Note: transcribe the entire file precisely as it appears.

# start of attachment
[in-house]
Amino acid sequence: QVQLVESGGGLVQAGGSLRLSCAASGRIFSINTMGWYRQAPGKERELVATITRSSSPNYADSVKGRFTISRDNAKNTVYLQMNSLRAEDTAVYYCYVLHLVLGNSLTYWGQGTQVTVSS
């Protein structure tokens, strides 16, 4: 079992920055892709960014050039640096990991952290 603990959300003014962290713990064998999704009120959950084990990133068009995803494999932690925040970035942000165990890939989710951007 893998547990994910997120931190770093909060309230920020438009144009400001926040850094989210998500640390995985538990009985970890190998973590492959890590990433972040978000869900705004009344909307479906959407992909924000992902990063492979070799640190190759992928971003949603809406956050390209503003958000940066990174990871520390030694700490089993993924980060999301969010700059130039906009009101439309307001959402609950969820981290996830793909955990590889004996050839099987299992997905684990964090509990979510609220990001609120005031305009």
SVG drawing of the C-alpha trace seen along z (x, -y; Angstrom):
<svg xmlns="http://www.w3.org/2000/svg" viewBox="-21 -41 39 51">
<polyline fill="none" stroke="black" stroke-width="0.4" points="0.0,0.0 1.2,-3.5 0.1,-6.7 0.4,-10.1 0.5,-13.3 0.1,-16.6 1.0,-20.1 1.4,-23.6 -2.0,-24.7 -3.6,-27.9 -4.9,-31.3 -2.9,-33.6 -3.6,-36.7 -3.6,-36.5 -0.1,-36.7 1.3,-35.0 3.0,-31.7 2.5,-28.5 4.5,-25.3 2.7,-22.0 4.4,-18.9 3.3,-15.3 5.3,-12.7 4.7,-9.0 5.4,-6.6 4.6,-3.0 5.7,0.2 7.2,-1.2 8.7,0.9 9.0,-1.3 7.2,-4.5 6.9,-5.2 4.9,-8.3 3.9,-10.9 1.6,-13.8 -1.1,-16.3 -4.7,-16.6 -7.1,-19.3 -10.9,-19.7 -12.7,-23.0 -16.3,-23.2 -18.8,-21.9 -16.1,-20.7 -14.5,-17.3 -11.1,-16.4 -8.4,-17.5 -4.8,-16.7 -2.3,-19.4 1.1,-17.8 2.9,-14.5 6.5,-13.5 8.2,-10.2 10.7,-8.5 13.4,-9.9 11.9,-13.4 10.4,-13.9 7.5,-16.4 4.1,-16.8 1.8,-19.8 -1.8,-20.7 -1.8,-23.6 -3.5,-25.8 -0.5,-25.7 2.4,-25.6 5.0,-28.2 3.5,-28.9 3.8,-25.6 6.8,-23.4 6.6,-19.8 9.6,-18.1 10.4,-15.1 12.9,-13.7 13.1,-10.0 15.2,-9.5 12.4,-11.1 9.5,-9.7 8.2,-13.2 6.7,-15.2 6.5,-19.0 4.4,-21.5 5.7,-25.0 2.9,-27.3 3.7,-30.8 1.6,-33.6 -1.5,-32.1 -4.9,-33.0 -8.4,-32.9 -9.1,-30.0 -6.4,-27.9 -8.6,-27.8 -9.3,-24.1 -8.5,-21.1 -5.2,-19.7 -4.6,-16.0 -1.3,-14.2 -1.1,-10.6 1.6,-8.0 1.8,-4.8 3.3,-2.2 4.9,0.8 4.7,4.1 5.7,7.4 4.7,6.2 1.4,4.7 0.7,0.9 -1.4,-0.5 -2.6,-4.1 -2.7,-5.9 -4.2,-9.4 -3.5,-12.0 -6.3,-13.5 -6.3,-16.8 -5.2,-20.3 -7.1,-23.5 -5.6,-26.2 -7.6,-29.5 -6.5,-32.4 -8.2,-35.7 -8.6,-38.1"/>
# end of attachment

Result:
[in-house]
Amino acid sequence: QVQLVESGGGLVQAGGSLRLSCAASGRIFSINTMGWYRQAPGKERELVATITRSSSPNYADSVKGRFTISRDNAKNTVYLQMNSLRAEDTAVYYCYVLHLVLGNSLTYWGQGTQVTVSS
């Protein structure tokens, strides 16, 4: 079992920055892709960014050039640096990991952290 603990959300003014962290713990064998999704009120959950084990990133068009995803494999932690925040970035942000165990890939989710951007 893998547990994910997120931190770093909060309230920020438009144009400001926040850094989210998500640390995985538990009985970890190998973590492959890590990433972040978000869900705004009344909307479906959407992909924000992902990063492979070799640190190759992928971003949603809406956050390209503003958000940066990174990871520390030694700490089993993924980060999301969010700059130039906009009101439309307001959402609950969820981290996830793909955990590889004996050839099987299992997905684990964090509990979510609220990001609120005031305009």
SVG drawing of the C-alpha trace seen along z (x, -y; Angstrom):
<svg xmlns="http://www.w3.org/2000/svg" viewBox="-21 -41 39 51">
<polyline fill="none" stroke="black" stroke-width="0.4" points="0.0,0.0 1.2,-3.5 0.1,-6.7 0.4,-10.1 0.5,-13.3 0.1,-16.6 1.0,-20.1 1.4,-23.6 -2.0,-24.7 -3.6,-27.9 -4.9,-31.3 -2.9,-33.6 -3.6,-36.7 -3.6,-36.5 -0.1,-36.7 1.3,-35.0 3.0,-31.7 2.5,-28.5 4.5,-25.3 2.7,-22.0 4.4,-18.9 3.3,-15.3 5.3,-12.7 4.7,-9.0 5.4,-6.6 4.6,-3.0 5.7,0.2 7.2,-1.2 8.7,0.9 9.0,-1.3 7.2,-4.5 6.9,-5.2 4.9,-8.3 3.9,-10.9 1.6,-13.8 -1.1,-16.3 -4.7,-16.6 -7.1,-19.3 -10.9,-19.7 -12.7,-23.0 -16.3,-23.2 -18.8,-21.9 -16.1,-20.7 -14.5,-17.3 -11.1,-16.4 -8.4,-17.5 -4.8,-16.7 -2.3,-19.4 1.1,-17.8 2.9,-14.5 6.5,-13.5 8.2,-10.2 10.7,-8.5 13.4,-9.9 11.9,-13.4 10.4,-13.9 7.5,-16.4 4.1,-16.8 1.8,-19.8 -1.8,-20.7 -1.8,-23.6 -3.5,-25.8 -0.5,-25.7 2.4,-25.6 5.0,-28.2 3.5,-28.9 3.8,-25.6 6.8,-23.4 6.6,-19.8 9.6,-18.1 10.4,-15.1 12.9,-13.7 13.1,-10.0 15.2,-9.5 12.4,-11.1 9.5,-9.7 8.2,-13.2 6.7,-15.2 6.5,-19.0 4.4,-21.5 5.7,-25.0 2.9,-27.3 3.7,-30.8 1.6,-33.6 -1.5,-32.1 -4.9,-33.0 -8.4,-32.9 -9.1,-30.0 -6.4,-27.9 -8.6,-27.8 -9.3,-24.1 -8.5,-21.1 -5.2,-19.7 -4.6,-16.0 -1.3,-14.2 -1.1,-10.6 1.6,-8.0 1.8,-4.8 3.3,-2.2 4.9,0.8 4.7,4.1 5.7,7.4 4.7,6.2 1.4,4.7 0.7,0.9 -1.4,-0.5 -2.6,-4.1 -2.7,-5.9 -4.2,-9.4 -3.5,-12.0 -6.3,-13.5 -6.3,-16.8 -5.2,-20.3 -7.1,-23.5 -5.6,-26.2 -7.6,-29.5 -6.5,-32.4 -8.2,-35.7 -8.6,-38.1"/>